Here’s a quick tutorial explaining the way I manually backup my WordPress website. It follows a two step process using an FTP client software and your web host’s control panel.
Step 1 – Backup your files
One of the quickest ways to access your website’s files is via a piece of software called an FTP client. There are several freely available ones to online, one of the best is FileZilla. There are both PC and Mac versions as well as older versions depending on your operating system.
(A huge shout must also go to the guys at Panic.com as I’ve also found Transmit to be a most-excellent alternative for the regular FTP-er. It’s not free – but then the best things in life never are.)
Install the version of FileZilla you require and fire it up.
The initial window you are presented with is split into several compartments. The left-hand side relates to the files on your computer or device (local files) the right-hand side are the files on the server you are connecting to (remote files).
Once connected you can simply drag and drop files from one place to another. Upload or download, replace, delete, merge – it’s a great way to manage your files (as long as you know what you are doing!).
So the first you need to do is hit the Site Manager icon (top left of the window). A second window pops up where you can add your FTP (File Transfer Protocol) login details and save them into a list of sites.
Essentially there are three vital pieces of information you need. The host or server, your username and your password. All these can be provided by your web host – check with them if you’re unsure what your details are. Usually your username and password are the same as those required to access your hosts’s control panel.
Once you’ve connected to your server, navigate to the parent folder containing your WordPress install. You may need to initially navigate into a folder called www or public-html and then into any subsequent sub-domain folders.[aside]TIP: The clue to knowing you’ve found in the correct directory is when you can see folders called wp-admin and wp-content.[/aside]
Then in the left-hand portion of your FileZilla window navigate to a place on your computer where you want to save the files. I suggest that you create a new folder/directory and rename it to something really obvious like ‘website backup‘ followed by today’s date. This way you’ll be able to keep an accurate record of when you last backed up.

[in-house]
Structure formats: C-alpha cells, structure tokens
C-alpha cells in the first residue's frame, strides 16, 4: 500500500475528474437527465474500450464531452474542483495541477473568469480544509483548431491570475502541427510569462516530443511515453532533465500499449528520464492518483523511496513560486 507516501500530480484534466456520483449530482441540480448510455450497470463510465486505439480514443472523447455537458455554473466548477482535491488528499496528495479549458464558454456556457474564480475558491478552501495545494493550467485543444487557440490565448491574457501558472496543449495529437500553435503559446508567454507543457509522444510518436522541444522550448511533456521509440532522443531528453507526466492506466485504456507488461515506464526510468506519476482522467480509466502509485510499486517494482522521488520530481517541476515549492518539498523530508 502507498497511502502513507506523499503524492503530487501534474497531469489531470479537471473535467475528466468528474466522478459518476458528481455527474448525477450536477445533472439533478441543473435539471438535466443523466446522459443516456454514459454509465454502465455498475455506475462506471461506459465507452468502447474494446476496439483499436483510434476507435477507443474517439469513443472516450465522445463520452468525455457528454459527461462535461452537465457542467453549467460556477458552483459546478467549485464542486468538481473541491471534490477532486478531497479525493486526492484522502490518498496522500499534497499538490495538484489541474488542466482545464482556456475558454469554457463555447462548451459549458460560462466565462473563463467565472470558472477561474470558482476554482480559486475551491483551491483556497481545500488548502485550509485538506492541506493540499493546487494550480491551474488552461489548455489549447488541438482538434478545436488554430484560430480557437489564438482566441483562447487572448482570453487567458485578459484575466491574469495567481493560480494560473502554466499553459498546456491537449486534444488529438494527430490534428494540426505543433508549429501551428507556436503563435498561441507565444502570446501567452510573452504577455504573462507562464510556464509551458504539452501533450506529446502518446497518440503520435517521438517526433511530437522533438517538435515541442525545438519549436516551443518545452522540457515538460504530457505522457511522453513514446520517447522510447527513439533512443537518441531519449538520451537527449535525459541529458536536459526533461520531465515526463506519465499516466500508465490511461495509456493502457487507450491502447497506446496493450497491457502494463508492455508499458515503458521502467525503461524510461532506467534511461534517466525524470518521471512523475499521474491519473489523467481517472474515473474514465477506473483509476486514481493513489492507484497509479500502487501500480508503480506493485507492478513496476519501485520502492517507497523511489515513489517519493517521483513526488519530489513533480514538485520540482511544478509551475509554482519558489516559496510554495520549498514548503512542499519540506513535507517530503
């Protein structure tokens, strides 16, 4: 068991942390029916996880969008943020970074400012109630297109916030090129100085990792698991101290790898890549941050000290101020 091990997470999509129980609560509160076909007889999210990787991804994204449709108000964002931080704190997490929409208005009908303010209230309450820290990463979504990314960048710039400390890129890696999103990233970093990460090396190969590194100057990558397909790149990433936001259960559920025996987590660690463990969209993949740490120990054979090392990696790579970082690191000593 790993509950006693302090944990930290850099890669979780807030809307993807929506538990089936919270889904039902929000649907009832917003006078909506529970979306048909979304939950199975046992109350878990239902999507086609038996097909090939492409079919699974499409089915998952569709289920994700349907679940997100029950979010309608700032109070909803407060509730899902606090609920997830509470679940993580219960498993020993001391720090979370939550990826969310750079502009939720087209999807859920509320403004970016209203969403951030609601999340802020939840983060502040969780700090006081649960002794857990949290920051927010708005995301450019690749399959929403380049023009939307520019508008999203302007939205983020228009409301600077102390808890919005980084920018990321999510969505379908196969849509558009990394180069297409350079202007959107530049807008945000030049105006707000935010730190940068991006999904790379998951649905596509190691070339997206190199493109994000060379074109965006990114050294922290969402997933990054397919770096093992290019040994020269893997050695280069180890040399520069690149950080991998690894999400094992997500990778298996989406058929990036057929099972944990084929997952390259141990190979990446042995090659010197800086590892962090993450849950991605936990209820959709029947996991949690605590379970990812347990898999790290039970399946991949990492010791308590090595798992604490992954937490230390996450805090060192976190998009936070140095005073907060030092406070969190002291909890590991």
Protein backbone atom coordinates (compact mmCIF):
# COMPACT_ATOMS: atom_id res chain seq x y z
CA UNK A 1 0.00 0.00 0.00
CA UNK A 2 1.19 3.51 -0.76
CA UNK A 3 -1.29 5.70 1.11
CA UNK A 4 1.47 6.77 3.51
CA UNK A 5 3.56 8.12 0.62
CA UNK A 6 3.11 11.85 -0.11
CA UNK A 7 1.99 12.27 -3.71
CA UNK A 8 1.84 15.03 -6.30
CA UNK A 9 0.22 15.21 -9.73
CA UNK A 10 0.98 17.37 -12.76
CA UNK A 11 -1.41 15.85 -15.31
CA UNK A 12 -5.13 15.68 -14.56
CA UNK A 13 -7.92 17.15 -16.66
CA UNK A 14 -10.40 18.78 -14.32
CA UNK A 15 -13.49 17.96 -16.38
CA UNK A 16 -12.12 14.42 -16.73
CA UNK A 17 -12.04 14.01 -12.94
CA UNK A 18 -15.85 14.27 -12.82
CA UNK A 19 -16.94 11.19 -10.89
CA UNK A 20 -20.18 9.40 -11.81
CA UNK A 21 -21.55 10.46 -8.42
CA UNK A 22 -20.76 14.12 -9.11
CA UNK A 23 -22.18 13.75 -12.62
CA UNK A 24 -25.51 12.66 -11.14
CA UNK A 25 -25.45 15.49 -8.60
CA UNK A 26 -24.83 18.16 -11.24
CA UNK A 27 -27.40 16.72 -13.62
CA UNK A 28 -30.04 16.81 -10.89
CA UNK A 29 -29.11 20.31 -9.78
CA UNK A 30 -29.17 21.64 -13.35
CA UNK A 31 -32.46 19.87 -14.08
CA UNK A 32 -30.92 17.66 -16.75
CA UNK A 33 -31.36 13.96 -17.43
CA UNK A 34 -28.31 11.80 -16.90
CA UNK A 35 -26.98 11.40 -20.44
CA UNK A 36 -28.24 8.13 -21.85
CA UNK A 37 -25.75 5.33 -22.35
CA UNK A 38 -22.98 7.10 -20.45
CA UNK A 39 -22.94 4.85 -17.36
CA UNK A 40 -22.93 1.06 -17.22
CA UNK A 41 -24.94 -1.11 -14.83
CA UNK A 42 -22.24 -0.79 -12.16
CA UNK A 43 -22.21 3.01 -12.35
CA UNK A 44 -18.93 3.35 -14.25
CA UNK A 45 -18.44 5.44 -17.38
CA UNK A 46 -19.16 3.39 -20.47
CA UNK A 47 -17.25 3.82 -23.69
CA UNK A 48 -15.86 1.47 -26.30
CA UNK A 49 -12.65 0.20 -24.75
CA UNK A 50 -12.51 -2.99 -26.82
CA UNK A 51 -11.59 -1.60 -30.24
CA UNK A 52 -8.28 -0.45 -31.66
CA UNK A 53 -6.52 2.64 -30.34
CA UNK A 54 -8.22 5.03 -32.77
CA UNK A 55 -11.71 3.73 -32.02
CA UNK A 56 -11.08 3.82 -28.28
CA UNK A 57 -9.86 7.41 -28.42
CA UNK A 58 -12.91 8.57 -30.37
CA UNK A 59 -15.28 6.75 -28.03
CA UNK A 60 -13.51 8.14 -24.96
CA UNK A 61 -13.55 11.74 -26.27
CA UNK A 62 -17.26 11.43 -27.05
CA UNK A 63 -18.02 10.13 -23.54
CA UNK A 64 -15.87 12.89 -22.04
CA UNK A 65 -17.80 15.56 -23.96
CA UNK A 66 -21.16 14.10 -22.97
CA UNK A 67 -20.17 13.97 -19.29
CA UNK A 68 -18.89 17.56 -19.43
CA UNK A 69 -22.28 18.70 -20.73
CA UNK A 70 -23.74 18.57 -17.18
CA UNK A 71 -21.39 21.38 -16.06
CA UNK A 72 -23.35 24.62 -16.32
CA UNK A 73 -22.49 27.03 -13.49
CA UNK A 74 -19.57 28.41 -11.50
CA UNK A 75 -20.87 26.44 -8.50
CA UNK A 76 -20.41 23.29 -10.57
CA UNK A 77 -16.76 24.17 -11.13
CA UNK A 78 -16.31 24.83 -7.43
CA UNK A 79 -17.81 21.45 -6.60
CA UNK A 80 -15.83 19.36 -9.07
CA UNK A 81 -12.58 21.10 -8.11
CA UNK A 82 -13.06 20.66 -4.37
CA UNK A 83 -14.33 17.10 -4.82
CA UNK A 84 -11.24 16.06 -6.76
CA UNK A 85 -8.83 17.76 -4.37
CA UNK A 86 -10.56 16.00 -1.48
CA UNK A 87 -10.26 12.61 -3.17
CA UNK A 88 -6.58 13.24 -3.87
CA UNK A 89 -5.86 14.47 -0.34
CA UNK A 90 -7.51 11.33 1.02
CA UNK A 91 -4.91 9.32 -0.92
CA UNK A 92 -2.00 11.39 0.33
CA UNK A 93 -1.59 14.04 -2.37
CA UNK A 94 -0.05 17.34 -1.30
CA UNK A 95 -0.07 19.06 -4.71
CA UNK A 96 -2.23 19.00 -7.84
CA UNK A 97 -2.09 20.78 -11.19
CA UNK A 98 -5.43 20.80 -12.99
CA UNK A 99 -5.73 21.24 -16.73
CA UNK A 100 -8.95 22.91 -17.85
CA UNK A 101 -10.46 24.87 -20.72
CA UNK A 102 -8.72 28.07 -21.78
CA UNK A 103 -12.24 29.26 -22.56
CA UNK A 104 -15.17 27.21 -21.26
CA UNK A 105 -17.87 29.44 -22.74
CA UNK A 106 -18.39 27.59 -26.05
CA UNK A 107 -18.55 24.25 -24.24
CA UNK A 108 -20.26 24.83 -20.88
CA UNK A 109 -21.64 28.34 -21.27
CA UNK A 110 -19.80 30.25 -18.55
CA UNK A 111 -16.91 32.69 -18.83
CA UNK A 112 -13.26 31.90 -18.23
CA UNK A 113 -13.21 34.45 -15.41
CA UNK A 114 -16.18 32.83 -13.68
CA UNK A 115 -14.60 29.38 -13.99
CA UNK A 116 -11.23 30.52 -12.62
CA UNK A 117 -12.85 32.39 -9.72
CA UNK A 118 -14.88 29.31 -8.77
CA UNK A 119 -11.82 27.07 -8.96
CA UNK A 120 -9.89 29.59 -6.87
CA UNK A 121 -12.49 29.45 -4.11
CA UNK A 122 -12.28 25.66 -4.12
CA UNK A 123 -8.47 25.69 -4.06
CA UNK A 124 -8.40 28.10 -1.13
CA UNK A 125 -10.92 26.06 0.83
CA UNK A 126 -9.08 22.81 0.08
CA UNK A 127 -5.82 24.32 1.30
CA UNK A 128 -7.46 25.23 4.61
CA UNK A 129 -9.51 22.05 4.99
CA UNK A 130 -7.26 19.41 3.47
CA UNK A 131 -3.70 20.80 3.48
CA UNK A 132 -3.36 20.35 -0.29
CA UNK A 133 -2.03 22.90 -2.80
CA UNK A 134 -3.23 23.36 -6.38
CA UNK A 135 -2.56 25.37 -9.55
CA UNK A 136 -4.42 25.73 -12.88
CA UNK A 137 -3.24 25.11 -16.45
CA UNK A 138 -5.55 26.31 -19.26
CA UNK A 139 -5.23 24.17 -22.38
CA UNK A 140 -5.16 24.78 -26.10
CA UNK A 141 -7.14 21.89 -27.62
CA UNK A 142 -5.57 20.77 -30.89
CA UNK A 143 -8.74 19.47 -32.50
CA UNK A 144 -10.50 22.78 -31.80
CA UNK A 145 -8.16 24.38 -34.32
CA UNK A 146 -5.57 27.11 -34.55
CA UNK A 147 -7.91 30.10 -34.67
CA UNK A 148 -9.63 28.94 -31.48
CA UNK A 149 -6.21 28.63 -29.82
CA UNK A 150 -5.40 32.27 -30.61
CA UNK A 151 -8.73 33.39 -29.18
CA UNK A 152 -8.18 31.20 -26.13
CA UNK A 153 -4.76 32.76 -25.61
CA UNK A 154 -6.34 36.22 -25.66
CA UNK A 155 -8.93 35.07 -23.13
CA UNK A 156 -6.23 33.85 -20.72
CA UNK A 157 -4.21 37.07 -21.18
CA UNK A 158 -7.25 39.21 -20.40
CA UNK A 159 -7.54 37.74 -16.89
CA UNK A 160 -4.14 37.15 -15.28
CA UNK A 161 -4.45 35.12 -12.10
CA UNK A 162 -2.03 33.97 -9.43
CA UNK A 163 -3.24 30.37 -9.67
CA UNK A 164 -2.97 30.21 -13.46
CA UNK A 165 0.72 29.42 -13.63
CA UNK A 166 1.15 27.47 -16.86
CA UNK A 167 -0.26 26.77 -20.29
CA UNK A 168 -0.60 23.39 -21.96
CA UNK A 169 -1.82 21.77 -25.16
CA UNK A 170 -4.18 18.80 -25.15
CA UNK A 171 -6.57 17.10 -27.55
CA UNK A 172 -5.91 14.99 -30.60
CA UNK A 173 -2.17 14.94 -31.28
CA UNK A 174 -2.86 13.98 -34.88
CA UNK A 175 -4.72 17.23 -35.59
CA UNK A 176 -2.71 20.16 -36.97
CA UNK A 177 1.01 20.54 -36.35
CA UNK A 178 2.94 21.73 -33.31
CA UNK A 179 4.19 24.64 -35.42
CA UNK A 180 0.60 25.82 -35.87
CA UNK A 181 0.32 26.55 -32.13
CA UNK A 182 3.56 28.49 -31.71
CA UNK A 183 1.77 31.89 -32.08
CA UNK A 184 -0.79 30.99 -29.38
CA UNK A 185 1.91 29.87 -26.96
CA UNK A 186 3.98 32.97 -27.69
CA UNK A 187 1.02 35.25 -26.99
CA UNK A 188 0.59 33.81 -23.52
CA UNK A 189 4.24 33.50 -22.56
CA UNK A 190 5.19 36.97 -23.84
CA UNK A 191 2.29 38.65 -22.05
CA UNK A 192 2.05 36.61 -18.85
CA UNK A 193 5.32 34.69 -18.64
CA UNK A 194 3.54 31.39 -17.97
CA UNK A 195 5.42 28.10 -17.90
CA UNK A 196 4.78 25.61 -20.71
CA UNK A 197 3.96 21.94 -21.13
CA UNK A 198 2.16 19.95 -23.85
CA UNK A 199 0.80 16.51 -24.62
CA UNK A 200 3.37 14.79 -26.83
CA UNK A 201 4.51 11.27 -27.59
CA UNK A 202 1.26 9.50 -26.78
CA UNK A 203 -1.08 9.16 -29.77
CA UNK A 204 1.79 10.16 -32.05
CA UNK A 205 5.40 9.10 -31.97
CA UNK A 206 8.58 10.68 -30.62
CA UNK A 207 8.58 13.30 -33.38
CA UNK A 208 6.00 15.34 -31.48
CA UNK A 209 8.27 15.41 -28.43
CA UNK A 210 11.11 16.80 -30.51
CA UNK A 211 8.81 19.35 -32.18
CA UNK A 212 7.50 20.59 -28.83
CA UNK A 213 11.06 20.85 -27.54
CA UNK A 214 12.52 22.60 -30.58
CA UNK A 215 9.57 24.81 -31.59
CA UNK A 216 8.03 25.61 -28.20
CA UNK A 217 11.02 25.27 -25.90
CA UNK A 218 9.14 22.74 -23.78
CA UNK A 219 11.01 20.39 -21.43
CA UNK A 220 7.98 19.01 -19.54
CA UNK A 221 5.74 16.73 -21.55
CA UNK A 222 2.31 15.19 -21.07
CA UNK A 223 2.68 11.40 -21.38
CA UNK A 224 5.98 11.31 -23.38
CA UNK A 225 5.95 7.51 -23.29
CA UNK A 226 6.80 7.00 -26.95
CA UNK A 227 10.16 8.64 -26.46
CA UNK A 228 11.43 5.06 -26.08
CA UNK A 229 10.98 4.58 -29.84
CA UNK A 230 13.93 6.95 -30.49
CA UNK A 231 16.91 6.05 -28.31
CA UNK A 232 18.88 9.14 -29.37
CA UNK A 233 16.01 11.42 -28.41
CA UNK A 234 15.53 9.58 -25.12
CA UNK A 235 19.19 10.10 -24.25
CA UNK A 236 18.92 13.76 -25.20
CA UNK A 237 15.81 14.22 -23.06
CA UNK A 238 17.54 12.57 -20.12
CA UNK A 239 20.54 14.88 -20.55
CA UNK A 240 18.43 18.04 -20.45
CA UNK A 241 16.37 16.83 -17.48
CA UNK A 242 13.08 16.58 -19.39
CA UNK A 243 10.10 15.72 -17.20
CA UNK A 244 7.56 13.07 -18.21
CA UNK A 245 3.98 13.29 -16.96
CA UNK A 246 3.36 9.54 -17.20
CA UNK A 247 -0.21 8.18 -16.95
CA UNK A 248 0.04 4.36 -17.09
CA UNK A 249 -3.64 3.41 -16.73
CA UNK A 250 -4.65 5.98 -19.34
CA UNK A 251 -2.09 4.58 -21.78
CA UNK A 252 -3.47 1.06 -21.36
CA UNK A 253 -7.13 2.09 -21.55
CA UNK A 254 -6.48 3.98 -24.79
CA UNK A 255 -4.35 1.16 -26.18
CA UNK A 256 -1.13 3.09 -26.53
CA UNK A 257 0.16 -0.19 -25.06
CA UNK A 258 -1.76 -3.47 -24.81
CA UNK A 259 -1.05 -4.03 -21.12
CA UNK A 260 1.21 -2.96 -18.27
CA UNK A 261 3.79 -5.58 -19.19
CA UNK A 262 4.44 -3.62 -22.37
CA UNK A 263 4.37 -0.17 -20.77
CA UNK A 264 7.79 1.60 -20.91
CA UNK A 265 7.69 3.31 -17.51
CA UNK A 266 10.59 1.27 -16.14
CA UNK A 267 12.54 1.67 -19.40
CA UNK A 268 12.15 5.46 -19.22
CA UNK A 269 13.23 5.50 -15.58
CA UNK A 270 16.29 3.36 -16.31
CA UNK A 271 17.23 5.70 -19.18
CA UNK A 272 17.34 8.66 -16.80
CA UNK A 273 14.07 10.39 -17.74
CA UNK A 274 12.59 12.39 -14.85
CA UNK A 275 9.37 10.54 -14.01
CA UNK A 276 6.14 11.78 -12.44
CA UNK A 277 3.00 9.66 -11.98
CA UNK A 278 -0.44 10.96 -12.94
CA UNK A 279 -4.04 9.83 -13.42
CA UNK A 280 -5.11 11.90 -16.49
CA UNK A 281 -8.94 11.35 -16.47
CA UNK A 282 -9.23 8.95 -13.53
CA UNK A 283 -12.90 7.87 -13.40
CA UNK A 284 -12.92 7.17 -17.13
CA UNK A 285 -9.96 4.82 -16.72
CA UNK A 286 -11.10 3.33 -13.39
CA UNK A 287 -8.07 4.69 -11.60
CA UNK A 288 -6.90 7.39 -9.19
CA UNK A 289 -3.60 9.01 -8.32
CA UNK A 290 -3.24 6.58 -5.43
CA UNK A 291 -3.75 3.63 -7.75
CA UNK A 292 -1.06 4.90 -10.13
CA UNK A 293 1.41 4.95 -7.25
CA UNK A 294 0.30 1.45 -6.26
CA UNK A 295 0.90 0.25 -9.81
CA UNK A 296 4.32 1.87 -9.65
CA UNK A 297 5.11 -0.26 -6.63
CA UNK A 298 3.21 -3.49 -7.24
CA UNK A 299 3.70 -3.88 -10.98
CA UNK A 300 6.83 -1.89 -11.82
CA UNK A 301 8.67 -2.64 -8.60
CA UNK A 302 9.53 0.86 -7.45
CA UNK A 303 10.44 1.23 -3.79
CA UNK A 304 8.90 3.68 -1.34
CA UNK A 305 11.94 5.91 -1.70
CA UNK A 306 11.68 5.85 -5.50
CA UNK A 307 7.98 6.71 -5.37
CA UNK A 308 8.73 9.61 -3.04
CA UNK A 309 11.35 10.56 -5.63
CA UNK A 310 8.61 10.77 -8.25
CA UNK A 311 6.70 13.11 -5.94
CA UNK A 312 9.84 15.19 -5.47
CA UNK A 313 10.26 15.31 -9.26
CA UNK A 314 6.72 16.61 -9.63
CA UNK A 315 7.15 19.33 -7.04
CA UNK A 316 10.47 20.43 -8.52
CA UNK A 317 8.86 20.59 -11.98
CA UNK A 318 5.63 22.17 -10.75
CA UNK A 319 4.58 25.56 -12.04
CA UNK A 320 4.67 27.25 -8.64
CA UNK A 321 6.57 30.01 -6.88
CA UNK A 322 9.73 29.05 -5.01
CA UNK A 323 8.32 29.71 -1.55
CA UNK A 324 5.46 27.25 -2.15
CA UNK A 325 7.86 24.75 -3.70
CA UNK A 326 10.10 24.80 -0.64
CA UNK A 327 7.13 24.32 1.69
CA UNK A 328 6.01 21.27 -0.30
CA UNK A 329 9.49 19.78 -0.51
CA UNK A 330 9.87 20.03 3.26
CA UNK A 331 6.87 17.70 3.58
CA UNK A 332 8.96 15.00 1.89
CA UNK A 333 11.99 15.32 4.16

Select all the files in the right-hand window and drag them into your newly created folder on your computer. This will start the download process and can take a while depending on how big your site is.
Whilst your files are downloading, let’s move onto…
Step 2 – Backup your SQL database
The second part of the process requires you to backup your SQL database. All WordPress installations make use of a database to store vital information like theme settings, plugin options and the written content of your blog posts.
To access your database you need to log into your web host’s control panel.
Then you need to find the section relating to databases. You’re looking for a link to phpMyadmin. Here you’ll be able to access the inner structure of your database. You may then need to insert your database log in details. These are different to your host and FTP log in details and would have been emailed to you when you first created/installed your WordPress website.
Once you’ve logged in the phpMyadmin control panel select the database you want to backup from the list down the left-hand column. You may only have one – but select it to move on. Then, navigate to the Export tab using the horizontal navigation.
Here you need to follow these steps:
- Select Custom as your Export Method.
- Make sure you’ve selected all the tables within the database.
- Set the Compression to None in the Output section.
- Select SQL as the download Format.
- Untick or deselect the option to Add Create Procedure / Function / Event Statement.
- Hit Go to start the download.
- Then scroll back up and select Zipped as the Compression method.
- Hit Go again at the bottom of the page to commence a second download.
By downloading the database twice in different compression formats we’ve covered ourselves in case against potential errors if we ever need to use them. Essentially a backup of a backup.
Once downloaded I then drag the two database files into the same folder where I’ve downloaded the files to in step 1. I then highlight them within the folder so I can easily see them.
…and that’s it. My two step process to manually backing up your WordPress website.
I hope you found this article useful and learnt something new. Don’t forget to subscribe to the Mission blog below and add a comment.
The Zaposphere Team.